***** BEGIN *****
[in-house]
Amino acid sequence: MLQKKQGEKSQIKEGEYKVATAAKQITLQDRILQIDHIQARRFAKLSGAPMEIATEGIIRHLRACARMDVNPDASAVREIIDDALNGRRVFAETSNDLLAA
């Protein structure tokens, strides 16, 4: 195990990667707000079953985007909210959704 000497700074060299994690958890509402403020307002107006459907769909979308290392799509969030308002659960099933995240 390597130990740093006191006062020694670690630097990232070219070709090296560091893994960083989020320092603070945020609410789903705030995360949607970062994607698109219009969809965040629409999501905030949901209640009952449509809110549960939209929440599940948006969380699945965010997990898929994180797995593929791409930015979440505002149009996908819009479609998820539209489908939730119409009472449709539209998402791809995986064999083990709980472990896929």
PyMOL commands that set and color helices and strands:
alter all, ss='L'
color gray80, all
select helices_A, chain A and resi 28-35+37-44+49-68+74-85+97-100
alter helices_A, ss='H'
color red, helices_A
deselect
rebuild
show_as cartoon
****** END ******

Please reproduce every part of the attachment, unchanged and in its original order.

[in-house]
Amino acid sequence: MLQKKQGEKSQIKEGEYKVATAAKQITLQDRILQIDHIQARRFAKLSGAPMEIATEGIIRHLRACARMDVNPDASAVREIIDDALNGRRVFAETSNDLLAA
């Protein structure tokens, strides 16, 4: 195990990667707000079953985007909210959704 000497700074060299994690958890509402403020307002107006459907769909979308290392799509969030308002659960099933995240 390597130990740093006191006062020694670690630097990232070219070709090296560091893994960083989020320092603070945020609410789903705030995360949607970062994607698109219009969809965040629409999501905030949901209640009952449509809110549960939209929440599940948006969380699945965010997990898929994180797995593929791409930015979440505002149009996908819009479609998820539209489908939730119409009472449709539209998402791809995986064999083990709980472990896929």
PyMOL commands that set and color helices and strands:
alter all, ss='L'
color gray80, all
select helices_A, chain A and resi 28-35+37-44+49-68+74-85+97-100
alter helices_A, ss='H'
color red, helices_A
deselect
rebuild
show_as cartoon